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Saturday 17 February 2018
17 February 2018 - NEWS UPDATE
Renewable Energy

Severn Barrage company tells MPs of benefits in face of opposition

The company proposing to build a Severn Barrage has spelled out the benefits saying the scheme would generate 5% of the UK's electricity and create more than 50,000 jobs. But opponents have warned MPs the proposal would ruin the Port of Bristol and could cause an environmental disaster.


The Hafren Power Severn Barrage

Hafren Power (HP) has told MPs the £30bn barrage would save 7.1m tonnes of CO2 per year compared to equivalent fossil fuel generation and produce the lowest priced power in the UK.

In written evidence lodged with the Energy and Climate Change Committee, the company dismissed claims the 18km barrage connecting Brean to Lavernock Point would cause permanent damage the environment.

They said: "This proposal focuses above all on mitigating the environmental impact on the Severn estuary. Hafren Power's innovative turbines spin slowly, so fish can swim unharmed through the turbines or bespoke fish passes.

"Our turbines are also bi-directional and do not hold back high heads of water, so the tides are more natural. This means we preserve 60% more intertidal habitat than previous schemes proposed, saving the feeding and roosting grounds of wading birds.

"Around 49 square kilometres of intertidal habitat will be lost. This is almost the same amount as would be lost anyway due to rising sea levels, according to Defra projections. To create new habitats for birds and to fund other mitigation measures, Hafren Power will invest up to £1bn."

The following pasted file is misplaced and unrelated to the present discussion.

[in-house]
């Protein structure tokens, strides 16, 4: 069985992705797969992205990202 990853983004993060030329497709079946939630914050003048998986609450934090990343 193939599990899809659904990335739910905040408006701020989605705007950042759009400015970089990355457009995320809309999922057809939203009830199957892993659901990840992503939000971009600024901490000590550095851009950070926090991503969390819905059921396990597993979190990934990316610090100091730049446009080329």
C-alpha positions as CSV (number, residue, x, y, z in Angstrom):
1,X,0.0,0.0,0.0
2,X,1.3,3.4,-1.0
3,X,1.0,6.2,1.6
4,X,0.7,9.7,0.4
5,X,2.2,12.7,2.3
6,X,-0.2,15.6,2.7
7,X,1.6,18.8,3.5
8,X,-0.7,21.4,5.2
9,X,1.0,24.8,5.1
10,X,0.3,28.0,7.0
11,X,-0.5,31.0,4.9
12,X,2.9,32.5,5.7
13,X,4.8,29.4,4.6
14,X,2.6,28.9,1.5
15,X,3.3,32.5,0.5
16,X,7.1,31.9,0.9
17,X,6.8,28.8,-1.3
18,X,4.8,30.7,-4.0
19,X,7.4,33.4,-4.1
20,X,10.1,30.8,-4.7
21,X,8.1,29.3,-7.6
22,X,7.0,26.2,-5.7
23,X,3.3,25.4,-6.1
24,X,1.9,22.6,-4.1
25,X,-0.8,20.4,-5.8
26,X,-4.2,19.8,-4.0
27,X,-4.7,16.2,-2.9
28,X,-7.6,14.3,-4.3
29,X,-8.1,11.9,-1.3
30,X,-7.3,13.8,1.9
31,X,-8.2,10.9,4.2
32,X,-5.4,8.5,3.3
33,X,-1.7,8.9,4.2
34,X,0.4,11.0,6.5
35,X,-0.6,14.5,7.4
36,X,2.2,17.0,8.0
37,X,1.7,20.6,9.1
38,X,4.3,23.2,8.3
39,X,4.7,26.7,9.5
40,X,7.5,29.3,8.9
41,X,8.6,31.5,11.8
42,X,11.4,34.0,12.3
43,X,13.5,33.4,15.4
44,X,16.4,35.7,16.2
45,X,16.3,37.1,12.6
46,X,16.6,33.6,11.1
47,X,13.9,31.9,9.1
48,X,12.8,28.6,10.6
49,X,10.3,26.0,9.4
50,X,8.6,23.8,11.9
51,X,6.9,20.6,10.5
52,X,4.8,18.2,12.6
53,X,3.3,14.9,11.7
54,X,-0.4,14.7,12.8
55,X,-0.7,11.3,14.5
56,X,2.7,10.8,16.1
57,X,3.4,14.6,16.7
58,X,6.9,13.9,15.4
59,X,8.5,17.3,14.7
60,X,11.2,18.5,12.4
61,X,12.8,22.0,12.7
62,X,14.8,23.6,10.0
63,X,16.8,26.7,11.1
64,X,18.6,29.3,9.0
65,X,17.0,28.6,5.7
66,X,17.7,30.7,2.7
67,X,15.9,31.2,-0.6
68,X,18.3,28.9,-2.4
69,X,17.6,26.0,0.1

The company said the barrage and turbines will be operated to eliminate coastal, storm and tidal flooding upstream, to the east of the barrage, and will defend around 50,000 hectares of land from flooding and protect 90,000 existing properties for at least 120 years.

It is also claimed the barrage would become a tourist attraction, similar to the La Rance barrage in France which attracts around 50,000 visitors each year, crreating new jobs and opportunities.

"In the case of the Severn, the potential stimulus is very much greater than this. The Hafren Power project will regenerate the whole region of South Wales and South West England.

"It is likely to attract many more tourists than La Rance, as it would be on the scale of the Øresund Bridge or Millau Viaduct. Upstream, calmer and clearer waters will provide the right conditions for the development of a marina- driven tourist industry, previously impossible in the Severn's fierce tides and currents. The construction of the barrage and its supply chain will provide a major increase in regional and national employment."

Hafren Power estimates that 20,700 direct jobs will be created in South Wales and South West England over the ten years of its construction. These will be supplemented by a further 30,000 indirect and induced jobs.

"The barrage will deliver clean, secure, consistent and predictable base-load power generation for at least 120 years, and probably for much longer. For at least 90 years, it will produce by far the cheapest electricity in Britain."